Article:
Is Equality Budgeting a new idea?
Equality Budgeting was first introduced in the form of gender budgeting in the 1980s. Although gender budgeting has a specific focus on gender in its interaction with economic policies and processes, gender budgeting has evolved, over the decades, to include other equality categories, such as disability, age, or race. In its original form, however, Equality Budgeting was concerned mainly with the disproportionate impact of economic policy measures on women and men.
Australia pioneered the adoption of Equality Budgeting by publishing a “women’s budget” in 1984. Other countries soon followed suit, and there are now over 60 countries that have implemented or worked toward Equality Budgeting, including Canada, South Africa, the United Kingdom, Tanzania and Uganda.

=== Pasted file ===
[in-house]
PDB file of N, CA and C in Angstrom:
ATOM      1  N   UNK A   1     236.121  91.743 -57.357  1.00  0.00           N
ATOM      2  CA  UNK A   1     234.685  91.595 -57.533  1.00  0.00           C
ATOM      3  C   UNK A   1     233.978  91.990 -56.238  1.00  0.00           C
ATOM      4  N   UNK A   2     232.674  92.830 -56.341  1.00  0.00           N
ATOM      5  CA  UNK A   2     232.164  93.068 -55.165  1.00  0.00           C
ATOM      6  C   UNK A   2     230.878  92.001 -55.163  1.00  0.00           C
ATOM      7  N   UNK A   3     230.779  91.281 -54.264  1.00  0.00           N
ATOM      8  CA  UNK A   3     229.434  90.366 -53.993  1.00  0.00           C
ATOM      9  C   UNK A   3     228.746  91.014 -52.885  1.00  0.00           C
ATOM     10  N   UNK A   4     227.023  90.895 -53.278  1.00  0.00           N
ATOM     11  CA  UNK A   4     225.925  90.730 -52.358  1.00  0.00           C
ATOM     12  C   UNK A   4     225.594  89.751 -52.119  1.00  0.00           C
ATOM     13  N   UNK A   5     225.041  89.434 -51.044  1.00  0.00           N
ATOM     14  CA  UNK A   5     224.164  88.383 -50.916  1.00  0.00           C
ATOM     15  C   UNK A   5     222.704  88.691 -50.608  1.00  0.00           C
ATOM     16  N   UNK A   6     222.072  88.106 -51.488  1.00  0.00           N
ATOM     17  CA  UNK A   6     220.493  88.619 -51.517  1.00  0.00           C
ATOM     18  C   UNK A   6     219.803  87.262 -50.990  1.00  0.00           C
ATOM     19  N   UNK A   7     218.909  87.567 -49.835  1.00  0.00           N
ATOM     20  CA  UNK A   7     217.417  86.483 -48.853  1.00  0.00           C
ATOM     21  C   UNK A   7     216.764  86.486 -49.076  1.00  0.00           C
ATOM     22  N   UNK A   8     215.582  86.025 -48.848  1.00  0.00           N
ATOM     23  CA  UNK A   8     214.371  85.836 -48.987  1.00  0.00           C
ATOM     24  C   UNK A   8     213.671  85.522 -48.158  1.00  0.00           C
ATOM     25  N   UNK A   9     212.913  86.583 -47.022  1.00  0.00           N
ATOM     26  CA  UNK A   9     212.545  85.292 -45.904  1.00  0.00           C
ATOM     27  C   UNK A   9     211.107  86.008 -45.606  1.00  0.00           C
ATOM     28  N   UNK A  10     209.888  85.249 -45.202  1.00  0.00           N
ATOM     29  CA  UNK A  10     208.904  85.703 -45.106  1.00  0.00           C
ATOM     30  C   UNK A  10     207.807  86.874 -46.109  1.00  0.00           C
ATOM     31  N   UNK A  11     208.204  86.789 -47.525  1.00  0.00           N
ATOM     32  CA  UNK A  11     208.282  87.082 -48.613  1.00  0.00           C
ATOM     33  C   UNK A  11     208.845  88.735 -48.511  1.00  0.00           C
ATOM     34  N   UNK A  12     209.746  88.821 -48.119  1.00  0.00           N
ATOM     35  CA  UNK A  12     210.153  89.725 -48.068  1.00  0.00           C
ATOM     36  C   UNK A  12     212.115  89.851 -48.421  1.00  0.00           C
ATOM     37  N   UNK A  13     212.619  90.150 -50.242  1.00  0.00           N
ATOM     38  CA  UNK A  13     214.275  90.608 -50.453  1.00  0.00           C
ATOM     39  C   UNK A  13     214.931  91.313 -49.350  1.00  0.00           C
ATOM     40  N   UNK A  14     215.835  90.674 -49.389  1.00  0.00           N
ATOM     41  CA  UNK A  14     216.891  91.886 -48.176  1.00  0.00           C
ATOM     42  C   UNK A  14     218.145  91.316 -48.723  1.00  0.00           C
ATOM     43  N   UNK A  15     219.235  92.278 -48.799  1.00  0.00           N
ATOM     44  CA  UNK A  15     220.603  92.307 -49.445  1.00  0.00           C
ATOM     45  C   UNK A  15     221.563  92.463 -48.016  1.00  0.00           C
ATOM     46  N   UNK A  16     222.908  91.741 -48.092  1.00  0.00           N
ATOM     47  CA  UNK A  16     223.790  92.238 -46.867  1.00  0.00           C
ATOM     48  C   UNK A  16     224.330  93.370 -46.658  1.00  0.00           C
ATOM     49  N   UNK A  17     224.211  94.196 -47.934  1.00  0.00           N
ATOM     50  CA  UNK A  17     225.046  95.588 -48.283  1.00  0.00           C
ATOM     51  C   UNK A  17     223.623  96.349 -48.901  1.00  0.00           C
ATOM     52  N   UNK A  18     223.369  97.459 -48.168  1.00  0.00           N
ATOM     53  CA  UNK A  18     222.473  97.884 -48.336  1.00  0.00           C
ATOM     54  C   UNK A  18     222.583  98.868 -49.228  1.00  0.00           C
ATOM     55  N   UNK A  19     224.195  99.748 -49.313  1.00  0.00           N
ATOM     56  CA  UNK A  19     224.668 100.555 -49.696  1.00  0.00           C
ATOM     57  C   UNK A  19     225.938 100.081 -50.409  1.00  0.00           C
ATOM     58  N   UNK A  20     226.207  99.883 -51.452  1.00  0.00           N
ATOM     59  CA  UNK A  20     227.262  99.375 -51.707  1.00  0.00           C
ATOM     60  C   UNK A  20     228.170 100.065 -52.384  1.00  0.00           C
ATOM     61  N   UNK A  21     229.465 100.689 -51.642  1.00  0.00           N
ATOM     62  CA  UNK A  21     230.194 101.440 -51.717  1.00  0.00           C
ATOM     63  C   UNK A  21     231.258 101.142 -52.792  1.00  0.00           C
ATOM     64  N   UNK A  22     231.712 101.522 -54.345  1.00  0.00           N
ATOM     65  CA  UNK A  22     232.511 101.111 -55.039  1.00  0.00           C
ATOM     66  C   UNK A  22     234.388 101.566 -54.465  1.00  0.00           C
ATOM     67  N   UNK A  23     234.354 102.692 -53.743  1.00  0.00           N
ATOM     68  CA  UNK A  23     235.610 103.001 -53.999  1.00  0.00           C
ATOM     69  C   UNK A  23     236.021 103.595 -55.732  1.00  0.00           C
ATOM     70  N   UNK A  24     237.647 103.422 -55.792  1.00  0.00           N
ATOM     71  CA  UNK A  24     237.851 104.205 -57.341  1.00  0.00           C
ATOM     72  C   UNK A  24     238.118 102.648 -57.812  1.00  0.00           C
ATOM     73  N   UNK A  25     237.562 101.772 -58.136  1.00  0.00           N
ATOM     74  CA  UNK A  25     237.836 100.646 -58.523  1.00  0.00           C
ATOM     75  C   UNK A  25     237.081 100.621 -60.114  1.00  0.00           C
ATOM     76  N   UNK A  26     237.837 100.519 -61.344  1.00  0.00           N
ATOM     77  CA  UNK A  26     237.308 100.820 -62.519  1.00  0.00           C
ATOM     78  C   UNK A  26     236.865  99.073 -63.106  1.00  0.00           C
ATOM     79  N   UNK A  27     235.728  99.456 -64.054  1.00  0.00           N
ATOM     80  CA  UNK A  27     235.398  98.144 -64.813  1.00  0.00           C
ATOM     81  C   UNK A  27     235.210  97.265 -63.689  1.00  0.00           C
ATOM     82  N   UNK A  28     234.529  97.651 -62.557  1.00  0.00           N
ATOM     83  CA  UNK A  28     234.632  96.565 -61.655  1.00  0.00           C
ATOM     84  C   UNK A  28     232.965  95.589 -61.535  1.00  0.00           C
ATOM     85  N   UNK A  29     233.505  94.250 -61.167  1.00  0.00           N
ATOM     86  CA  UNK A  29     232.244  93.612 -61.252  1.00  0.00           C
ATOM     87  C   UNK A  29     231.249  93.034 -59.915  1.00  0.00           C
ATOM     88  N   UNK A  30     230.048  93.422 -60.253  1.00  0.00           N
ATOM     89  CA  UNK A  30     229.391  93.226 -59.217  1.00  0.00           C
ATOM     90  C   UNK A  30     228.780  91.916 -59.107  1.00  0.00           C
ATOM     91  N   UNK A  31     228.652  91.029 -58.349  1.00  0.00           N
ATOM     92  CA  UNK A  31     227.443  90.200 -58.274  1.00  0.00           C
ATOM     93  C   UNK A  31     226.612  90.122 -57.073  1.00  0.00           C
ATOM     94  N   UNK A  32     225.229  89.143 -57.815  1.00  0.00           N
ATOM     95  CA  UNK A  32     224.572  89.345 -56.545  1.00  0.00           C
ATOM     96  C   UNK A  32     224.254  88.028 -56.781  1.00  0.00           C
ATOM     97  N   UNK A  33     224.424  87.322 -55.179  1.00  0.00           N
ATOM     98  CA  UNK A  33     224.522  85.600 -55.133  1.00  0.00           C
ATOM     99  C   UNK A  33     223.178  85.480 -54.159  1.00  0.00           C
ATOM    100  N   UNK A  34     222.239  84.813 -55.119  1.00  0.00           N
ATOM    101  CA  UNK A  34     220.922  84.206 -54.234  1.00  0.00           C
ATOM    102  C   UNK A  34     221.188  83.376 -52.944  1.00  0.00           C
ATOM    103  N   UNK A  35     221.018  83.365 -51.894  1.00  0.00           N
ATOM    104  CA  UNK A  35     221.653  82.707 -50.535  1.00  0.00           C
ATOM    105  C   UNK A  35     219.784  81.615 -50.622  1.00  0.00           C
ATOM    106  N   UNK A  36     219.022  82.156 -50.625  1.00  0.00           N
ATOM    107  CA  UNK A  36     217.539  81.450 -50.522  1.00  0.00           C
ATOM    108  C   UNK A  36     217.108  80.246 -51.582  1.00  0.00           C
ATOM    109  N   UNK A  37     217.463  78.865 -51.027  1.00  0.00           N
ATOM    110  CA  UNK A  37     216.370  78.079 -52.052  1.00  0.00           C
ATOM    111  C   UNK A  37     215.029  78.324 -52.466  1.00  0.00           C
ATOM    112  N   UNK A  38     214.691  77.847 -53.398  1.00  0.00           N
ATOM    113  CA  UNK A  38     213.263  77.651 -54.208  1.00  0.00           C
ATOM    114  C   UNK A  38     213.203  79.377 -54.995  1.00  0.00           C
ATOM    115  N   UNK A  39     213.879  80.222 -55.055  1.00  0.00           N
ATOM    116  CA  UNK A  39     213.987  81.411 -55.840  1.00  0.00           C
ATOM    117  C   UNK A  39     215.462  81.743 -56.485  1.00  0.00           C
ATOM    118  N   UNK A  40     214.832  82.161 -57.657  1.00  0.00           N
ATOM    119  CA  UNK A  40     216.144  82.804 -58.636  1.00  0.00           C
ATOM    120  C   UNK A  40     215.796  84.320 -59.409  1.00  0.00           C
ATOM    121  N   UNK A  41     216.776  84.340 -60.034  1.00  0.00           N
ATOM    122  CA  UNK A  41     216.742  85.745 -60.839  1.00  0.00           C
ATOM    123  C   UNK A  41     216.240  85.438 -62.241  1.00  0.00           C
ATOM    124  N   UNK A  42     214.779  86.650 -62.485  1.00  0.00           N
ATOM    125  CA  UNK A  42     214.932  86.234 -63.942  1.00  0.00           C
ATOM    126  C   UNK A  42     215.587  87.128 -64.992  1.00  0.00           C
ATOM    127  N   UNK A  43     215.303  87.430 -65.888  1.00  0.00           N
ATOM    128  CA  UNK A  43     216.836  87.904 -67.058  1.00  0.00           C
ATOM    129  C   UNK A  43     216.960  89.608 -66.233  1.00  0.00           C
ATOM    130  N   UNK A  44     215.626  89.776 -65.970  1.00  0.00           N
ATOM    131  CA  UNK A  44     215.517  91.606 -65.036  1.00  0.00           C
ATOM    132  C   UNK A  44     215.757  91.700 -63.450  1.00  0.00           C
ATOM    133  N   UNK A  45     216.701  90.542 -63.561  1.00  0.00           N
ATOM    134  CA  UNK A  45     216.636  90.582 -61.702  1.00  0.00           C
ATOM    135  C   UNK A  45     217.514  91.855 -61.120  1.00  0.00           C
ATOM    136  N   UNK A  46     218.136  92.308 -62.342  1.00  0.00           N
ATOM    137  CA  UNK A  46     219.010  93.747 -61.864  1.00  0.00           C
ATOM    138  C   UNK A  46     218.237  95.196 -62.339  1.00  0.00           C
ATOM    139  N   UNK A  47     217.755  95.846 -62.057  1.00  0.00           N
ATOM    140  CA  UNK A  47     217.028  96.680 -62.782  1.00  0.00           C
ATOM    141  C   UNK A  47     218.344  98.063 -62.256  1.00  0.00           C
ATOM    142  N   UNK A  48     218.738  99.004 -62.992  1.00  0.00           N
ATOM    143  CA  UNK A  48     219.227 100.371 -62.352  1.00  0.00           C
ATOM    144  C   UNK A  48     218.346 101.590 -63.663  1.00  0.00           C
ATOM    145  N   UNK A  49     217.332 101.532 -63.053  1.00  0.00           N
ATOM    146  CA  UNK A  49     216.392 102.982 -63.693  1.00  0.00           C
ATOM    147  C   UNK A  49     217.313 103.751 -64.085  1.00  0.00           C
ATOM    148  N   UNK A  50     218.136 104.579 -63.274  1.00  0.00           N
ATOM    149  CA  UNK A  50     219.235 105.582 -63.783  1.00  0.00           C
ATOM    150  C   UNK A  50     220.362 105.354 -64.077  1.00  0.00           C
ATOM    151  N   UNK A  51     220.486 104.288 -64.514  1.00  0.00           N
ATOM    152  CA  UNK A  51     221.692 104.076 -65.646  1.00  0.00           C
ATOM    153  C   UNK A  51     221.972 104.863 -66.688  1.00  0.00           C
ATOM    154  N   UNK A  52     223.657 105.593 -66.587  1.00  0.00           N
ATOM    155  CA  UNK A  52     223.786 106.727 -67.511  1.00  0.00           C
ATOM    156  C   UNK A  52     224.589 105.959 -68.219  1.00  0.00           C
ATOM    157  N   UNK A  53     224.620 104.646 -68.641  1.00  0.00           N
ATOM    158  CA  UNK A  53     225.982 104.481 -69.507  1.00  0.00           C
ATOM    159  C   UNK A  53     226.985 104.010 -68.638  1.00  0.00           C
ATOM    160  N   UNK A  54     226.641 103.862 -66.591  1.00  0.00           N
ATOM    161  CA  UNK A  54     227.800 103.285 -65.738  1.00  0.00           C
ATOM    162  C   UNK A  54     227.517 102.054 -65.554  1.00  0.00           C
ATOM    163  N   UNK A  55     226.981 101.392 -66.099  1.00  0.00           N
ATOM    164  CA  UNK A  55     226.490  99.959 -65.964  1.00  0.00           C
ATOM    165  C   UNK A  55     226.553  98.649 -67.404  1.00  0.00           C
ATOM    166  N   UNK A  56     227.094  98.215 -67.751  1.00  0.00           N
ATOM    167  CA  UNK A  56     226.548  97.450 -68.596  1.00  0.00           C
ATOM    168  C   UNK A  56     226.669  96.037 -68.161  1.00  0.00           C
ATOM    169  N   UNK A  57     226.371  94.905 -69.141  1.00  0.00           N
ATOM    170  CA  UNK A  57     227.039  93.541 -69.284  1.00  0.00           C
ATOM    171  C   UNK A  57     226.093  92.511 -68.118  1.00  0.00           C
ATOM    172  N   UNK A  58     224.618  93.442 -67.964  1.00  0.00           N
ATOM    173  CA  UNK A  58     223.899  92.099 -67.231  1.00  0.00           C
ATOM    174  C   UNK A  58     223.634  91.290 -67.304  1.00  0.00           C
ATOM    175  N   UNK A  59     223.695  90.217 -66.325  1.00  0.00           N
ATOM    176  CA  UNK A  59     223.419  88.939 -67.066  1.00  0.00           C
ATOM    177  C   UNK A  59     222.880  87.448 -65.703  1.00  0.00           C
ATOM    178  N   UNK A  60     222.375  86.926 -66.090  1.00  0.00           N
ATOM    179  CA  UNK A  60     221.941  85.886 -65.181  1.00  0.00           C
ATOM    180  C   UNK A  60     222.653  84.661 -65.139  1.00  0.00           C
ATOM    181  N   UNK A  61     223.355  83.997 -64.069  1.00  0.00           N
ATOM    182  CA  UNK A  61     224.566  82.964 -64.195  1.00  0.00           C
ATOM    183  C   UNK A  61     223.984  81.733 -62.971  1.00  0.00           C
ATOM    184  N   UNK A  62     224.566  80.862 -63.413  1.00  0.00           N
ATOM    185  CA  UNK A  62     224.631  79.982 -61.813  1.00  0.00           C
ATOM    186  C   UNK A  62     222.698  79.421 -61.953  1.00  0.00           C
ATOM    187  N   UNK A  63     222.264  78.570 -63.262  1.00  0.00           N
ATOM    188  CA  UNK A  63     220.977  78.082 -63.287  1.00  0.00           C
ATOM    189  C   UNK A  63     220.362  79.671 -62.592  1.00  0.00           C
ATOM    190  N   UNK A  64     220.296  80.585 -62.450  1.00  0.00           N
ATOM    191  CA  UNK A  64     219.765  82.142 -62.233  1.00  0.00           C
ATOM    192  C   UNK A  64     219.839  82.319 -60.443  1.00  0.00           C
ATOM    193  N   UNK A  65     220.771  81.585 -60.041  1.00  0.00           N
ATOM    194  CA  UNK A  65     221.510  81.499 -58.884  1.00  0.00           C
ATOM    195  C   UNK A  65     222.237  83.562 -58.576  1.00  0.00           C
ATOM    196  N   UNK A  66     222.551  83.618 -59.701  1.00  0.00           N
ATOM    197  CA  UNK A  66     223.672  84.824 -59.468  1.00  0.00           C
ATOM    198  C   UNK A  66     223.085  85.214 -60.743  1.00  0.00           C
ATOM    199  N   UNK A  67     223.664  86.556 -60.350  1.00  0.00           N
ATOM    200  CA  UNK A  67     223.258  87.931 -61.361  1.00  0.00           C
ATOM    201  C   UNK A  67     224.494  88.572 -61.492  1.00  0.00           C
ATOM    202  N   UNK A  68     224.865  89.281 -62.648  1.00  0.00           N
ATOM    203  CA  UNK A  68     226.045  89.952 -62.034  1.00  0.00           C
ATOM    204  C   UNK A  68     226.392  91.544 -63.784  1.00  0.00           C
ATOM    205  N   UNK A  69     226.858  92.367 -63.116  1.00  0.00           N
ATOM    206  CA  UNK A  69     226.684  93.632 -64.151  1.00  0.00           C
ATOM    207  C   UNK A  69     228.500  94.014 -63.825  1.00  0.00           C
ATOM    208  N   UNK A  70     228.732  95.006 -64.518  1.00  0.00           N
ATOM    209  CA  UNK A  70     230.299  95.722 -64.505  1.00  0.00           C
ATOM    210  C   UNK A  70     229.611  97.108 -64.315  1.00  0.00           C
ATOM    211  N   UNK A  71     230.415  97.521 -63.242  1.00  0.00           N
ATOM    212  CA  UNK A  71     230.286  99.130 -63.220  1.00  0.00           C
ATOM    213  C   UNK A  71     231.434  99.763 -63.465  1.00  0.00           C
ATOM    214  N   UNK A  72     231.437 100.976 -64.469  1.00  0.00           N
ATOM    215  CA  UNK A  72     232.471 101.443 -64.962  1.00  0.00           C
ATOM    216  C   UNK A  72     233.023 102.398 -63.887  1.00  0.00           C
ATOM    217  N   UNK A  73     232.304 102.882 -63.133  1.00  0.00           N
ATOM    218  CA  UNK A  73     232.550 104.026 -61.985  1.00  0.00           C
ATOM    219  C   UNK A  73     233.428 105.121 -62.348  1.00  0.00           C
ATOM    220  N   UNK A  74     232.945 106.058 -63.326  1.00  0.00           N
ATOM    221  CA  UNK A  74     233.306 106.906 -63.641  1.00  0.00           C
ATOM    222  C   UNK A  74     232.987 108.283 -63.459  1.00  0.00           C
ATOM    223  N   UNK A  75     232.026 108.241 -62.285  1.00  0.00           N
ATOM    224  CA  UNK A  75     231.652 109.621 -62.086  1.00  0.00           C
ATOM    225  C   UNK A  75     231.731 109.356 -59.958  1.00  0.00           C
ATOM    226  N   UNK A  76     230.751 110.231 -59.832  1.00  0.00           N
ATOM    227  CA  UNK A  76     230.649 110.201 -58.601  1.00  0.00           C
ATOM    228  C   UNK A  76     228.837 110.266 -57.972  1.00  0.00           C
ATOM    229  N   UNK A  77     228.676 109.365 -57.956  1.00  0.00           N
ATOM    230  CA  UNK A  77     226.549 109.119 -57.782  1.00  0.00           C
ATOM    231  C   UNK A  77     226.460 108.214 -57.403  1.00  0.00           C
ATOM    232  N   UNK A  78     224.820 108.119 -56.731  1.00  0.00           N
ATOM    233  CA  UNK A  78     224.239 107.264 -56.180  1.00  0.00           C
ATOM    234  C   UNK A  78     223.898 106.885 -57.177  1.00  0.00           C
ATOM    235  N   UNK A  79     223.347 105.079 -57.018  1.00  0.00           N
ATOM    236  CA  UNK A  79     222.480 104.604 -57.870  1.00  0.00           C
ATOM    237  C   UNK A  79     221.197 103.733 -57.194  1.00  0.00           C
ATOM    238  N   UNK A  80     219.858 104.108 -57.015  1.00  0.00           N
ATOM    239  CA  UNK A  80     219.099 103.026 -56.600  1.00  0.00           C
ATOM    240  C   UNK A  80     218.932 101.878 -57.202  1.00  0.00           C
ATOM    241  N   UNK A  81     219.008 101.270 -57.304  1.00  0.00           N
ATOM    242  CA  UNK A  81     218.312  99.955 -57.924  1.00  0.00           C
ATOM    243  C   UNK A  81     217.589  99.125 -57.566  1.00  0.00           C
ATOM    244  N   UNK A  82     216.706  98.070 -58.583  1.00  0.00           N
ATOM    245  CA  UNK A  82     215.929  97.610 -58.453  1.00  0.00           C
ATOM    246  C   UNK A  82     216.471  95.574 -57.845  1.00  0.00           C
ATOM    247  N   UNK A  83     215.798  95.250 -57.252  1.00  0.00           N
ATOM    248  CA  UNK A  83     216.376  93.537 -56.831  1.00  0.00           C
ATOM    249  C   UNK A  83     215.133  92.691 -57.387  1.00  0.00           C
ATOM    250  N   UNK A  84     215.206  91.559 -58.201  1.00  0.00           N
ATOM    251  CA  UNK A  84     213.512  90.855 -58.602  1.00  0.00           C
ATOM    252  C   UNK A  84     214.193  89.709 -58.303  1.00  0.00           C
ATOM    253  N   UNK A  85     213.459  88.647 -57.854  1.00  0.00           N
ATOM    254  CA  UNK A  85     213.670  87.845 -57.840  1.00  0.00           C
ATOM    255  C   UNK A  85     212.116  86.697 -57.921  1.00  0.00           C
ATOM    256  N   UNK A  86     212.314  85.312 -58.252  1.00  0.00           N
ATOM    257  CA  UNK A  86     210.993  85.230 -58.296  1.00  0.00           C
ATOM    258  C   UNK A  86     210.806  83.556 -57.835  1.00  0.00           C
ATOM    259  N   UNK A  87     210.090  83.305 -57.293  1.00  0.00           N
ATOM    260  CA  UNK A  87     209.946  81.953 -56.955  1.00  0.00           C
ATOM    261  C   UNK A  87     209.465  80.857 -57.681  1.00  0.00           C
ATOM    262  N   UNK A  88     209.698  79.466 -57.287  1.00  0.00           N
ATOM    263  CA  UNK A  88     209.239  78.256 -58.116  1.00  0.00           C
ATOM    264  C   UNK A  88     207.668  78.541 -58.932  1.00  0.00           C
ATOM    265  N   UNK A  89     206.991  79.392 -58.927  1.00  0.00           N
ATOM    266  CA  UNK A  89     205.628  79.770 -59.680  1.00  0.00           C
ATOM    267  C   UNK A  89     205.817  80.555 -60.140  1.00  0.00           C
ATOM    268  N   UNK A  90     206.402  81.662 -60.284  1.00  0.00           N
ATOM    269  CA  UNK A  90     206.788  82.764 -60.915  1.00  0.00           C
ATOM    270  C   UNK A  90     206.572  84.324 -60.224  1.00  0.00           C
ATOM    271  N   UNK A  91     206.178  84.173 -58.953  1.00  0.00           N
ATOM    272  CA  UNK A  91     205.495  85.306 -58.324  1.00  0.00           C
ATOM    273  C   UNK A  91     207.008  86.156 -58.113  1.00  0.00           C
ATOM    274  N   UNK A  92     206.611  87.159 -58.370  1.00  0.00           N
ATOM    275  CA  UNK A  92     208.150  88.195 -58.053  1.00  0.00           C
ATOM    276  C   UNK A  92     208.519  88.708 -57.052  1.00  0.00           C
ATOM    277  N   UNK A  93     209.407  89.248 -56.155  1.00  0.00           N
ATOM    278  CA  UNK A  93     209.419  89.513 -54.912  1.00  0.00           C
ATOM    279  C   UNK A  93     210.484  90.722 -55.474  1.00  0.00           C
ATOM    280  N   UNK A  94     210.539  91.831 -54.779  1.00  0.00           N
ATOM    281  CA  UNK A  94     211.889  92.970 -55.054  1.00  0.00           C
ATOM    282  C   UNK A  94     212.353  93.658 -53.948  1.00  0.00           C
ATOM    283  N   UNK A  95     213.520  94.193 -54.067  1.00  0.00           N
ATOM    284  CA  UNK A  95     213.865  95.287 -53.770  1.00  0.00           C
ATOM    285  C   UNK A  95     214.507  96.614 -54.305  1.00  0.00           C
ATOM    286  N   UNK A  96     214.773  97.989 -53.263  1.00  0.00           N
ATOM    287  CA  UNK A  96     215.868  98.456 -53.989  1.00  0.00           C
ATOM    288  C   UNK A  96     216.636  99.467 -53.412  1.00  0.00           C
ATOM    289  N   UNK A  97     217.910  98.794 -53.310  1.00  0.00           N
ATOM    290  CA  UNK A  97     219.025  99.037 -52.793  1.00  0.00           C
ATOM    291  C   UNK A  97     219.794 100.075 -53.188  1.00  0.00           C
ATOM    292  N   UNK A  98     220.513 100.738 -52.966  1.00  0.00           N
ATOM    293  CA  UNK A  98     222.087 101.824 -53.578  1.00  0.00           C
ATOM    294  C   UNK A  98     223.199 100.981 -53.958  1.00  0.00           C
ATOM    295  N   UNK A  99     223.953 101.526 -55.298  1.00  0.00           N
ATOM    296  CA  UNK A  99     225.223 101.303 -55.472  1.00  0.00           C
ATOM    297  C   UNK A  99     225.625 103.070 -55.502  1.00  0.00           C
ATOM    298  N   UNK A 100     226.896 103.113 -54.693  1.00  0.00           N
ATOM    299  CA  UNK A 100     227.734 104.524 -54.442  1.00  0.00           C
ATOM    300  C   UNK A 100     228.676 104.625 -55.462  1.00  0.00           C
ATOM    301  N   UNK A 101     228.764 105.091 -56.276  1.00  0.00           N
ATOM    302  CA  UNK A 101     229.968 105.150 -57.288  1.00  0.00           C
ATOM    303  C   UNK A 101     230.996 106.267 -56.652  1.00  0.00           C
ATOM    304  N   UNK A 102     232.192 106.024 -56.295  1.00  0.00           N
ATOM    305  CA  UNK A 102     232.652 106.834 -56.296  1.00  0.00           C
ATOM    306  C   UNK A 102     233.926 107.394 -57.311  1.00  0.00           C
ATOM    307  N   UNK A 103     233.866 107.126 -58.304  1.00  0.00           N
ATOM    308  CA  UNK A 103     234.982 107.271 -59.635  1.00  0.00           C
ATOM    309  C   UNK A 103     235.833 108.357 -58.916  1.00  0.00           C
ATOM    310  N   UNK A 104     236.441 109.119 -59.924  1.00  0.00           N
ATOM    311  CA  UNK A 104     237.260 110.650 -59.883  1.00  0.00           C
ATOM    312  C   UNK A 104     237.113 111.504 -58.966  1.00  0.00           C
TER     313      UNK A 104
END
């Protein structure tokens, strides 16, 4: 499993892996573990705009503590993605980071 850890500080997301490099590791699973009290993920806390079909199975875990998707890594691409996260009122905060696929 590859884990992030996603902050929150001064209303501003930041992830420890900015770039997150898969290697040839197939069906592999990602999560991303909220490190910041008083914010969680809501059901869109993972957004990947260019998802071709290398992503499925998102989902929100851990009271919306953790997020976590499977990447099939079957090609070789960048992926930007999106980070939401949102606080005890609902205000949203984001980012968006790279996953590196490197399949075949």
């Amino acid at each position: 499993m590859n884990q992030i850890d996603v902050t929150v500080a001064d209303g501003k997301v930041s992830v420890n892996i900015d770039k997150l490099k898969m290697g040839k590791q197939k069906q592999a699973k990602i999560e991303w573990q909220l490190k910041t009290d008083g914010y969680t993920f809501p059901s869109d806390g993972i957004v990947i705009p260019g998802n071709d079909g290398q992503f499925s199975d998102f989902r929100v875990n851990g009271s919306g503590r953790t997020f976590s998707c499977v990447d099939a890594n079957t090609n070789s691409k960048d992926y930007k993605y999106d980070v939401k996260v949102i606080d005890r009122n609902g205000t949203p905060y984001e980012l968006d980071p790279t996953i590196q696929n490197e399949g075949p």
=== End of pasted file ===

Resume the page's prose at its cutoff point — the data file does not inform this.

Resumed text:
Much of the impetus behind this reform of traditional economic policy processes came from a United Nations Conference on Women held in 1995, and the resultant agreed strategy document for increasing gender equality, the Beijing Platform for Action (PFA). Specifically, the PFA
* requires the “integration of a gender perspective in budgetary decisions on policies and programmes, as well as the adequate financing of specific programmes for securing equality between women and men.” (PFA 345)
* calls on governments to “facilitate, at appropriate levels, more open and transparent budget processes” (PFA 165i)